Definition of Capuchin in English:

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Pronunciation: /ˈkapʊtʃɪn/


1A friar belonging to a branch of the Franciscan order that observes a strict rule drawn up in 1529.
Example sentences
  • One of the major events to take place in the month of June was the Canonisation of Padre Pio - a Capuchin monk with a huge Irish following.
  • He was ordained a priest in the Capuchin order in 1946 and was given the religious name of Lucian.
  • On Christmas Eve 1896, he entered St. Bonaventure Monastery, headquarters for the St. Joseph Province of the Capuchins in the United States.
2A cloak and hood formerly worn by women.
Example sentences
  • Regency wraps have many strange and wonderful names but are basically capes (shawls, mantles, pelerines, capes, cloaks, capuchins).
  • Mantua-makers also made all sorts of loose garments, cloaks, cardinals, capuchins, etc.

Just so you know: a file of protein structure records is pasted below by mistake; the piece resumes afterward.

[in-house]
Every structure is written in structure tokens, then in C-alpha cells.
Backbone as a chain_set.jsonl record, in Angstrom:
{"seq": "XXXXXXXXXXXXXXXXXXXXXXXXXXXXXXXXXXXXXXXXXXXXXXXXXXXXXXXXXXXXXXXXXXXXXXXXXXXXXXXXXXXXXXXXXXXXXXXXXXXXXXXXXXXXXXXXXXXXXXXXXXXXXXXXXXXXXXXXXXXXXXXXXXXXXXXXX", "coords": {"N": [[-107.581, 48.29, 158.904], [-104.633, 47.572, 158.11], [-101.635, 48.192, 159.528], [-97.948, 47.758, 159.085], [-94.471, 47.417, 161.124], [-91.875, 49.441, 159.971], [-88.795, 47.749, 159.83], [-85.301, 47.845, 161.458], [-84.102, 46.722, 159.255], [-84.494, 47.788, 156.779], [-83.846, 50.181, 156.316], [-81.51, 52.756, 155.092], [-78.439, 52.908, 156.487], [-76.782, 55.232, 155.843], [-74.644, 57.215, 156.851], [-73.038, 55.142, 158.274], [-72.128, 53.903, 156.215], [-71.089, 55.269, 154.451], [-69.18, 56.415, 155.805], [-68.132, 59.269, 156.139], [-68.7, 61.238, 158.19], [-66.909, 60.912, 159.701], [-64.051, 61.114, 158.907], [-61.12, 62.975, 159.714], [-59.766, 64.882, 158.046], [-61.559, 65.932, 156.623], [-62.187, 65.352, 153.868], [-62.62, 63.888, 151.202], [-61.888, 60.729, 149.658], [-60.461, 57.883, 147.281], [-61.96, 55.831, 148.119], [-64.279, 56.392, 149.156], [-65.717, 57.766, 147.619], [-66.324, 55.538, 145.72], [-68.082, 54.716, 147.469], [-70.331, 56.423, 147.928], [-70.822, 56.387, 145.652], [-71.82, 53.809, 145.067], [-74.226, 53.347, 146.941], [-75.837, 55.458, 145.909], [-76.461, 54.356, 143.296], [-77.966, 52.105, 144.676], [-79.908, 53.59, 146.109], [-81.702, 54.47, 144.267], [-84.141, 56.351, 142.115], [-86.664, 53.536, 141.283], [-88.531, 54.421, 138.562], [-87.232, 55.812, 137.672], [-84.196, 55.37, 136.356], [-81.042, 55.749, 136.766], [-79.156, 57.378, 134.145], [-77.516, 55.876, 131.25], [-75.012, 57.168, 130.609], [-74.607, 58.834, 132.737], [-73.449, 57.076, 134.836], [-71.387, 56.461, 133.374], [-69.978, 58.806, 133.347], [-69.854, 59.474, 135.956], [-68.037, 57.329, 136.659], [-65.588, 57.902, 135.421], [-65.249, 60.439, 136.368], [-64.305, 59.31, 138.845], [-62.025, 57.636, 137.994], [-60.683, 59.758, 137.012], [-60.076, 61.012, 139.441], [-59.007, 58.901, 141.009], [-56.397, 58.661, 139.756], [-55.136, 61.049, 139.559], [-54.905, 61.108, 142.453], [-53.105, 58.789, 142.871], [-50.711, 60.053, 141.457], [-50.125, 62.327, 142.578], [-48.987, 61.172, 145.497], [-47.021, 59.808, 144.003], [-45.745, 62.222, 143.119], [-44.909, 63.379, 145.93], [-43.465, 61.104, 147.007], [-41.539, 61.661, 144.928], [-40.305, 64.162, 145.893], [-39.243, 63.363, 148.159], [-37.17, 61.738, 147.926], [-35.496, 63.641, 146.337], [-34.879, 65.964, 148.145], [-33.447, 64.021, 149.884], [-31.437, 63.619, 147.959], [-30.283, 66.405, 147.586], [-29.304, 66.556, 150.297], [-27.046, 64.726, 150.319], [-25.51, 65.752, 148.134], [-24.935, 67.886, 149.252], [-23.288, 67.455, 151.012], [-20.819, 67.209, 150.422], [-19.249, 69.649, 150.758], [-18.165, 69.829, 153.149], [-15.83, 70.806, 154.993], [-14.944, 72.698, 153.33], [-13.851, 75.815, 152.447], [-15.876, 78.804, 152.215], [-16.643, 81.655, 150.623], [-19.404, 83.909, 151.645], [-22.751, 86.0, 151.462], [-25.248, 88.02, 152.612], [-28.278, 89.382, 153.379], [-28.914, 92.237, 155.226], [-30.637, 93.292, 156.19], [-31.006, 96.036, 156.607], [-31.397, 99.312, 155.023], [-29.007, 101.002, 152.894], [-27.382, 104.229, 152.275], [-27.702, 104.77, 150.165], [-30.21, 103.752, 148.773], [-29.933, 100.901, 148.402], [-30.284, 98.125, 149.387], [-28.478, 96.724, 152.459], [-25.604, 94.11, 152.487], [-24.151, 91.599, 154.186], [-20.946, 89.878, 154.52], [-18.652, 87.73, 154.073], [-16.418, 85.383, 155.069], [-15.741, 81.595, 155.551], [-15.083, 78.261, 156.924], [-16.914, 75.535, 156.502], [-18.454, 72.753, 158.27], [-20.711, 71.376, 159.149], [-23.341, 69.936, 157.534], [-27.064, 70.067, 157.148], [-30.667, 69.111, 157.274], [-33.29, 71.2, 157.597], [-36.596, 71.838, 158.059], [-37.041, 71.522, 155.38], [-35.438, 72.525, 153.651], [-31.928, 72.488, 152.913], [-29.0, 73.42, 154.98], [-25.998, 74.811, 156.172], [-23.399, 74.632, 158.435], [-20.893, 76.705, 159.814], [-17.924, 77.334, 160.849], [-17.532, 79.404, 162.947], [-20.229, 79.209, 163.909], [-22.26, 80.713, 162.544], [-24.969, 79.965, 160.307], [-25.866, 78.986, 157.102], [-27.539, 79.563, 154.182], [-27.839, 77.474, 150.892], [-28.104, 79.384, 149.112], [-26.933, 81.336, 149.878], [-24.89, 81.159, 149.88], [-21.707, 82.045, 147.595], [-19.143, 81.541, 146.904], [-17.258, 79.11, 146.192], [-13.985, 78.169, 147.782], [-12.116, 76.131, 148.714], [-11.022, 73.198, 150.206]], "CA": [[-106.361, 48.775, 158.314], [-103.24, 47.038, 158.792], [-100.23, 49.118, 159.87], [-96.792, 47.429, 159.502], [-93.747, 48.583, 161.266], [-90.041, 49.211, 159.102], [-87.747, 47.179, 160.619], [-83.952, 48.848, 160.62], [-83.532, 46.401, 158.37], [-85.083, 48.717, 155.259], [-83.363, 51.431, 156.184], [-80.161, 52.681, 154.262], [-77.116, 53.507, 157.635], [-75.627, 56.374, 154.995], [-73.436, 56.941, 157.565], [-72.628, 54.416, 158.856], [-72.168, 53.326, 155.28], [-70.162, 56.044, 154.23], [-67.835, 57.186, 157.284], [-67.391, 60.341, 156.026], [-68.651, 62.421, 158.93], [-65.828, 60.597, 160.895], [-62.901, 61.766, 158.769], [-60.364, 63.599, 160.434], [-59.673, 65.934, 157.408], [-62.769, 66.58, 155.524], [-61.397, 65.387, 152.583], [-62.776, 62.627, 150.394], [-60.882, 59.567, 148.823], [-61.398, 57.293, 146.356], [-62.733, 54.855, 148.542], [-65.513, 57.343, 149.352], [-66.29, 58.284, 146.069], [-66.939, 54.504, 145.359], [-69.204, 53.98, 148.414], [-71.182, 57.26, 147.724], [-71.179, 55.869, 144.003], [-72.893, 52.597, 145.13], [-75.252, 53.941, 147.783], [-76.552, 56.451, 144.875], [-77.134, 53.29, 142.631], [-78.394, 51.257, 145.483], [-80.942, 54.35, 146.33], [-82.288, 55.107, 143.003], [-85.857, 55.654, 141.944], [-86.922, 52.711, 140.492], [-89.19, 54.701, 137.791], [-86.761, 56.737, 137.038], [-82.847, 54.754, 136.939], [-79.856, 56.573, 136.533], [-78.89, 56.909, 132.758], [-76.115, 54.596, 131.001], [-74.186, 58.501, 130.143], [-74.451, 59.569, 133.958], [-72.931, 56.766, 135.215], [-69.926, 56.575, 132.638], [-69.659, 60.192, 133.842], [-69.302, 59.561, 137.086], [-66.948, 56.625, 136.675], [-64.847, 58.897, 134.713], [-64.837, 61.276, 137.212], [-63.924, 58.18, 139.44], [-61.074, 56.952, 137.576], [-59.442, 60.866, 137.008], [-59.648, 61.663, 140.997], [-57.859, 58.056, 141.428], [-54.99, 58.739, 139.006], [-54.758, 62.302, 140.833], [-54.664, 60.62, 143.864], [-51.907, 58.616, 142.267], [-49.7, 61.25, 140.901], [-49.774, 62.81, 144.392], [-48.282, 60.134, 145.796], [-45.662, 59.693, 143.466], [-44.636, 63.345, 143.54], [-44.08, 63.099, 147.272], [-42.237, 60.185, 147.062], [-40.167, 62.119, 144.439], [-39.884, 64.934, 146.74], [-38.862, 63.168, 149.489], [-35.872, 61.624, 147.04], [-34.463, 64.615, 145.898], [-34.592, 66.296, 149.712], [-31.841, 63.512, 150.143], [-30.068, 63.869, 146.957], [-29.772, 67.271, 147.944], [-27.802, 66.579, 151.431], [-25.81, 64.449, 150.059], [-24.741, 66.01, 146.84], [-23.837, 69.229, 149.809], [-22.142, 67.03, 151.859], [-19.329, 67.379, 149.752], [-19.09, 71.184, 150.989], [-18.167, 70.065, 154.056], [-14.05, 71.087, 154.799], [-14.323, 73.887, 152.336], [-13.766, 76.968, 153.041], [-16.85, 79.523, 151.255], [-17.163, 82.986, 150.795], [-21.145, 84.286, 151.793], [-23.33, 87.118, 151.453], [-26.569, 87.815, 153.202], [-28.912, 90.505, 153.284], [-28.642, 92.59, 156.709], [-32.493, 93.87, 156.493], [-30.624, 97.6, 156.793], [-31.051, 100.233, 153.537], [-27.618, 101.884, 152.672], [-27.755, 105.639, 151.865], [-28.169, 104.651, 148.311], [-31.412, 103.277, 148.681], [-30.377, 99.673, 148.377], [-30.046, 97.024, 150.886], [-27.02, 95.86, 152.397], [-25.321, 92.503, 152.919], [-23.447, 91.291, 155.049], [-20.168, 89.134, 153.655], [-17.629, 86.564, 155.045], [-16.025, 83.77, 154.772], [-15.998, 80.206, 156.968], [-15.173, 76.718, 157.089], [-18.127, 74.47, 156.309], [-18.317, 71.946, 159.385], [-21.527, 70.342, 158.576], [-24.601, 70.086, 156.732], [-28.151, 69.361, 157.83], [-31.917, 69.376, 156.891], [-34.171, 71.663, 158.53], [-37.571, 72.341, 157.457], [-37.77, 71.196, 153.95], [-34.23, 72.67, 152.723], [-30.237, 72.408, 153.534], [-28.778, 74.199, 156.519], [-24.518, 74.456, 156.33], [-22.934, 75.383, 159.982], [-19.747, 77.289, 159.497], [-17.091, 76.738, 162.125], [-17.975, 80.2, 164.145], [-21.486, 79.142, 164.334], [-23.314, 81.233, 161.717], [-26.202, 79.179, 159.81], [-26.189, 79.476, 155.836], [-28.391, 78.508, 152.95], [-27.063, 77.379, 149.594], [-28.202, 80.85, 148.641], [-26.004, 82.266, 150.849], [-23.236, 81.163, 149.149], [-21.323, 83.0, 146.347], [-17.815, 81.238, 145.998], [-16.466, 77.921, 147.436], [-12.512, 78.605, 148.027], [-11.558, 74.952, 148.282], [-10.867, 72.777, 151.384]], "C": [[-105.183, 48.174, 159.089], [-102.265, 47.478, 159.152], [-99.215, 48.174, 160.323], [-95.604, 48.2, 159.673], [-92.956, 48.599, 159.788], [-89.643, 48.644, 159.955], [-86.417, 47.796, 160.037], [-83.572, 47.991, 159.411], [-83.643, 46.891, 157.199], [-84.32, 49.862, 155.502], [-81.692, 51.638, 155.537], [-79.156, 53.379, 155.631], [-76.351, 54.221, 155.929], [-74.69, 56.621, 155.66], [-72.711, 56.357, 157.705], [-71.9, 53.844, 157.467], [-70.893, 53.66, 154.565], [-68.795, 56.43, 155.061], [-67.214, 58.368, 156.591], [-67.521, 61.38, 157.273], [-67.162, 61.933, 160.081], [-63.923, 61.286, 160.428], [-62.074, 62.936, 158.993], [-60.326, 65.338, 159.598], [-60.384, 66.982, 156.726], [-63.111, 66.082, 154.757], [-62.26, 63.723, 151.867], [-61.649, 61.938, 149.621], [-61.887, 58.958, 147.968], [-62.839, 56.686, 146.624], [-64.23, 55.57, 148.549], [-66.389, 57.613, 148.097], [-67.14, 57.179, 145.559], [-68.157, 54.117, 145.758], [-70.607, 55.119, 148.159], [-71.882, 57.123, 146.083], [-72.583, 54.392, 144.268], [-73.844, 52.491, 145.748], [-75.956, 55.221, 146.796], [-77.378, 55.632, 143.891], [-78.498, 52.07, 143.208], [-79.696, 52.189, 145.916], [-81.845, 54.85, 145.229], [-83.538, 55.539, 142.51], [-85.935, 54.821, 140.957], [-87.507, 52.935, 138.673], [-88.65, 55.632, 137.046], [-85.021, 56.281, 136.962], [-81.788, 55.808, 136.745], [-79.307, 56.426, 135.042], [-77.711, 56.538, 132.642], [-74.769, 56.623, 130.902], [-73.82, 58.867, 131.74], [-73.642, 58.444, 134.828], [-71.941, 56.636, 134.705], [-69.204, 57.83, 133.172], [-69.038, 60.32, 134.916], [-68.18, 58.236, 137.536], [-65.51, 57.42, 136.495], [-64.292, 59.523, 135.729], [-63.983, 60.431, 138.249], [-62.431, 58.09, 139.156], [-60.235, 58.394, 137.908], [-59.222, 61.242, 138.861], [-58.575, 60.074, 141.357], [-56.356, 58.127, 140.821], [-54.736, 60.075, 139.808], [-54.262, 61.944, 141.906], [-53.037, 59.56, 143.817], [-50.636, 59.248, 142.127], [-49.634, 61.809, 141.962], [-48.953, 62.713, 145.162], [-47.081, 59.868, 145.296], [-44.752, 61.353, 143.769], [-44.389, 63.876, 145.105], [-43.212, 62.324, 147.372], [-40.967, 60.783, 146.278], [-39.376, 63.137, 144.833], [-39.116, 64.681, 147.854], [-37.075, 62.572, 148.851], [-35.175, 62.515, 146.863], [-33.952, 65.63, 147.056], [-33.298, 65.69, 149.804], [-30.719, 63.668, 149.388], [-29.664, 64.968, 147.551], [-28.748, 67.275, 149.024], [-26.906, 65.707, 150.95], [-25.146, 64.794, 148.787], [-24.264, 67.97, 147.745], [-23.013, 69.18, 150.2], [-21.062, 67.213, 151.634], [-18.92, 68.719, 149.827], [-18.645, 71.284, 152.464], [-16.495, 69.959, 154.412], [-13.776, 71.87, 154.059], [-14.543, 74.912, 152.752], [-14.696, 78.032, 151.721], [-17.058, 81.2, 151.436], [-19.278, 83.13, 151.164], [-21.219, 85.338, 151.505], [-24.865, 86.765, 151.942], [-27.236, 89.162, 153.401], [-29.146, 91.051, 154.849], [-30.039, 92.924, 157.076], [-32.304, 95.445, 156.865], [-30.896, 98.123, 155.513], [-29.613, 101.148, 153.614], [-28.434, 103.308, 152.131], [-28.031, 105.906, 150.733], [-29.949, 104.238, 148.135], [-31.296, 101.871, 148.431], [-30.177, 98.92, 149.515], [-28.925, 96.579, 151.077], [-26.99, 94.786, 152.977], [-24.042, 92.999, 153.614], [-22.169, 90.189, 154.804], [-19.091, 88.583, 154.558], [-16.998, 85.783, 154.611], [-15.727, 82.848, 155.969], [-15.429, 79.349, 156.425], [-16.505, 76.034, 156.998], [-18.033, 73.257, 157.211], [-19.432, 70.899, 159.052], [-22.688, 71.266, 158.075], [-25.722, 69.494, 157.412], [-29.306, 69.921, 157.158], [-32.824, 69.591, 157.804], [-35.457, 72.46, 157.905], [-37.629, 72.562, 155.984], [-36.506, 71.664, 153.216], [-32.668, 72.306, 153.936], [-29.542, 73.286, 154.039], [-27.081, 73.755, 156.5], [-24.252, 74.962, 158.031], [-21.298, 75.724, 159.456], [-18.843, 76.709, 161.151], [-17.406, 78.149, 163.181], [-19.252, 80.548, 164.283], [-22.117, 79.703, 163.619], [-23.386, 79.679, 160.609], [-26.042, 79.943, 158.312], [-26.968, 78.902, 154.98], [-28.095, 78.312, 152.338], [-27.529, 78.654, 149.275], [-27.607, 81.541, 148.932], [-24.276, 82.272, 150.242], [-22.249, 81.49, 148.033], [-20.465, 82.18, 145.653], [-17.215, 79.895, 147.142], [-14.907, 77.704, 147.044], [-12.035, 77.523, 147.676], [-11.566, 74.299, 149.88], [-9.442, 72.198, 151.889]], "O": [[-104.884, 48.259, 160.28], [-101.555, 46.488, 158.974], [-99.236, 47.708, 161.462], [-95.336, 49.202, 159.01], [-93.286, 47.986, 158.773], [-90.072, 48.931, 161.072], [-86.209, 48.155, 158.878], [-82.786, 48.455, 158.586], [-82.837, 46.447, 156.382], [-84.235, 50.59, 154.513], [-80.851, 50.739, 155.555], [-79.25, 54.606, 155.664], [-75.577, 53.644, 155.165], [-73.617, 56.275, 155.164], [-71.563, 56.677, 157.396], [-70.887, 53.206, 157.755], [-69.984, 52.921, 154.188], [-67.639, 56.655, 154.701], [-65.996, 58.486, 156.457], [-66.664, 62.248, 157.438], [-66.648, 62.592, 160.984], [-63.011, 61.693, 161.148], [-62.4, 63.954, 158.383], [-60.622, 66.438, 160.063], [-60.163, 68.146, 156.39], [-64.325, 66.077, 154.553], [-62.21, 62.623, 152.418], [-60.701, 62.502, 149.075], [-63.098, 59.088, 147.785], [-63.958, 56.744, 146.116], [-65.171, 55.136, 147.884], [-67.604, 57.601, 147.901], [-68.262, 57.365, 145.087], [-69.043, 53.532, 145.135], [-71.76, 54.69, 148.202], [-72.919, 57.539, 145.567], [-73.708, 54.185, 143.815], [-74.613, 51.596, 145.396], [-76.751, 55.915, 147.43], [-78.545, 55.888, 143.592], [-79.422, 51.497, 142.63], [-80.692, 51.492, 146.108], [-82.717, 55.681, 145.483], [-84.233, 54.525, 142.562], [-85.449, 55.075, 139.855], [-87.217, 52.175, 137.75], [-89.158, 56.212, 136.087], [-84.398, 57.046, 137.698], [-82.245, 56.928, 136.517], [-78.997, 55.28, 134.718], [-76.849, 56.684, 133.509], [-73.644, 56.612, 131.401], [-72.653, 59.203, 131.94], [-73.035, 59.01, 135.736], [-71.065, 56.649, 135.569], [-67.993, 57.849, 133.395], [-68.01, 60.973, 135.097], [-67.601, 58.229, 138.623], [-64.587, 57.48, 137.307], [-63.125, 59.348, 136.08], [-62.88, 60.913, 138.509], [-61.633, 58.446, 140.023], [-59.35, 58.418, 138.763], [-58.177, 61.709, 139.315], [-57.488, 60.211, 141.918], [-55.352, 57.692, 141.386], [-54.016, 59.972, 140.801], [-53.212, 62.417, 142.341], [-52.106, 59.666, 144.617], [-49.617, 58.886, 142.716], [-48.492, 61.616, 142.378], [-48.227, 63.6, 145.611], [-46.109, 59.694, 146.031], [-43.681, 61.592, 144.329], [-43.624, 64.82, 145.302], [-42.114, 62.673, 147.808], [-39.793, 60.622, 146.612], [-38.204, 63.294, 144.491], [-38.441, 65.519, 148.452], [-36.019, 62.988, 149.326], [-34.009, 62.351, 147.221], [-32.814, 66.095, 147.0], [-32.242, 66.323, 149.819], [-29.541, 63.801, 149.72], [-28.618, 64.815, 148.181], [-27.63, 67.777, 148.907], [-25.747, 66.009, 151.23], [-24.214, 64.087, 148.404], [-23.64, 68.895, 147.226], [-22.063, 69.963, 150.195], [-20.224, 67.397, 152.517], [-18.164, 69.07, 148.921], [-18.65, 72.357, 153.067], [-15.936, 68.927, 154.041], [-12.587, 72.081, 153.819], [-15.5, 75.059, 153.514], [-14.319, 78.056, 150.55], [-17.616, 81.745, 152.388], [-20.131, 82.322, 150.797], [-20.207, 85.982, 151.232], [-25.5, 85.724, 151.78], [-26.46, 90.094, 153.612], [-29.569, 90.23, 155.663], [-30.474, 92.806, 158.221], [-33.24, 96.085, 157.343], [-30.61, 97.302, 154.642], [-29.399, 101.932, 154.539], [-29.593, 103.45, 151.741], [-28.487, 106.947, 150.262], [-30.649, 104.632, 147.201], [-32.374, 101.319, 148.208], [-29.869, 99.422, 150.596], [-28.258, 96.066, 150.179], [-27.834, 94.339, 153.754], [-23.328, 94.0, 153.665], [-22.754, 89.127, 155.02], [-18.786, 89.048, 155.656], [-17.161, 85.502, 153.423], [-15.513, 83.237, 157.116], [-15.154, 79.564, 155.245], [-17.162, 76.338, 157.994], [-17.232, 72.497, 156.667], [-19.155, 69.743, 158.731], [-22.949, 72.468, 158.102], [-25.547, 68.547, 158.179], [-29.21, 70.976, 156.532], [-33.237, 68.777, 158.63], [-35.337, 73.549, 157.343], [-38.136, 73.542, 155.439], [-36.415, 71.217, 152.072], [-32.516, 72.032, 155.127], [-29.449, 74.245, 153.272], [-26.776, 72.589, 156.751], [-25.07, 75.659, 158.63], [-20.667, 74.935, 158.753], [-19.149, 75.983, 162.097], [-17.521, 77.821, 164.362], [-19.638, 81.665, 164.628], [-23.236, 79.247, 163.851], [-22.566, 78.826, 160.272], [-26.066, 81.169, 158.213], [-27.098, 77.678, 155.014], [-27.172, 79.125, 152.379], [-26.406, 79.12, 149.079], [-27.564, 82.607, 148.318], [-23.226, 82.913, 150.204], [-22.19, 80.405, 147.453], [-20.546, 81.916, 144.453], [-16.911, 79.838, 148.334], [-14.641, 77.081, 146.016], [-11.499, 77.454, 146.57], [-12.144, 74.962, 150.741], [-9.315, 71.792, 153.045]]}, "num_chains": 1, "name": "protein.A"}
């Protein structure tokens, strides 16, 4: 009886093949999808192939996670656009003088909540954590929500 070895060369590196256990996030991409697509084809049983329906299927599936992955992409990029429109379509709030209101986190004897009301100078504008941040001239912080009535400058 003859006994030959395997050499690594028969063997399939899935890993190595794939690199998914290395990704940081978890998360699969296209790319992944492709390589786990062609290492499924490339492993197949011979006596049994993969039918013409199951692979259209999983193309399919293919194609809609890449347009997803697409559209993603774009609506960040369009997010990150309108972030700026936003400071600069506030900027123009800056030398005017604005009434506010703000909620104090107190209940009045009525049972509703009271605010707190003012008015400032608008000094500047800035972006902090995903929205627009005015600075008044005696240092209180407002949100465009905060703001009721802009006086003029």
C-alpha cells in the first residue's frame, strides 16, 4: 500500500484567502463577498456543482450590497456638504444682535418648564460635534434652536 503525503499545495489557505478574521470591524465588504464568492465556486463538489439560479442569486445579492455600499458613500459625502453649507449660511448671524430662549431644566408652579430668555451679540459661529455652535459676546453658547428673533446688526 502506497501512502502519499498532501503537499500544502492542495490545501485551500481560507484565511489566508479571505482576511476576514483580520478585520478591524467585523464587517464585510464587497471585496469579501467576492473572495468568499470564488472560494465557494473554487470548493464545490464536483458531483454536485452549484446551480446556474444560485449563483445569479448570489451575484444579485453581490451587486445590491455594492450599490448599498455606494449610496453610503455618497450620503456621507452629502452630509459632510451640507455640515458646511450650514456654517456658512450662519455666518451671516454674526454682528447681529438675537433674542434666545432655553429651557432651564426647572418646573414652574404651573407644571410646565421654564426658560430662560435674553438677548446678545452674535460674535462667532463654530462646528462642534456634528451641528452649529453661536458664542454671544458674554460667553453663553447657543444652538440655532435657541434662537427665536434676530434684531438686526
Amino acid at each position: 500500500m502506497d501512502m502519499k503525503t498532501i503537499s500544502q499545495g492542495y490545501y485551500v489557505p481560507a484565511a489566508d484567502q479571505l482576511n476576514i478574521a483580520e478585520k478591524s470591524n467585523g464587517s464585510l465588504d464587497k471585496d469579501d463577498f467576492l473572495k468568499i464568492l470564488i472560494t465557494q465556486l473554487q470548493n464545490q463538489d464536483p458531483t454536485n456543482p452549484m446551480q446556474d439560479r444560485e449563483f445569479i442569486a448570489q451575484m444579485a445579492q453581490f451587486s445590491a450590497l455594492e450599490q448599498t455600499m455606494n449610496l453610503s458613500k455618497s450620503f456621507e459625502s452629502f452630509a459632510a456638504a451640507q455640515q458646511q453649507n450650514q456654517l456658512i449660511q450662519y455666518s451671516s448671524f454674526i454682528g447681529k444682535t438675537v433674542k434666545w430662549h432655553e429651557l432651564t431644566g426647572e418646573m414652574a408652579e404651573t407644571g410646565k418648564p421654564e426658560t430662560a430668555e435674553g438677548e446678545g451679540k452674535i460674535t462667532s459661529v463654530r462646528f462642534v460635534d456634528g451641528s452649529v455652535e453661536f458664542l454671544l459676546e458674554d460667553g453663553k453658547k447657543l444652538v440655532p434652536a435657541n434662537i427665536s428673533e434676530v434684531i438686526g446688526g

• Ladies formerly wore cloaks as their chief over-coats; they were used with some changes of form under the successive names of roquelaus, capuchins, and cardinals.
3 (capuchin or capuchin monkey) A South American monkey with a cap of hair on the head which has the appearance of a cowl.
  • Genus Cebus, family Cebidae: four species.
Example sentences
  • I have spent many hours here photographing the cock-of-the-rock, the brown capuchin monkey (far right) and many insects, including long-legged flies.
  • The brown capuchin monkey, a seed predator, can recognize which fruits are about to open on a Cariniana micrantha tree, above.
  • Again, the capuchin monkey cannot be unequivocally assigned to either the typical anthropoid or nonprimate pattern.
4 (capuchin) A pigeon of a breed with head and neck feathers resembling a cowl.
Example sentences
  • Groups of male capuchin birds attract females with sounds like the whine of some outer-space cicada insect crossed with a sick cow: ‘mmmmmmmm-WOW!’
  • In our wide territory, different kinds of ducks can be found such as: golden-coloured ducks, red shoveler, pintails, capuchin pigeon, and whistling ducks.
  • There is also a capuchin pigeon with a feathery topknot.


Late 16th century: from obsolete French, earlier form of capucin, from Italian cappuccino, from cappuccio 'hood, cowl', from cappa (see cape1), the friars being so named because of their sharp-pointed hoods.

For editors and proofreaders

Line breaks: Capu|chin

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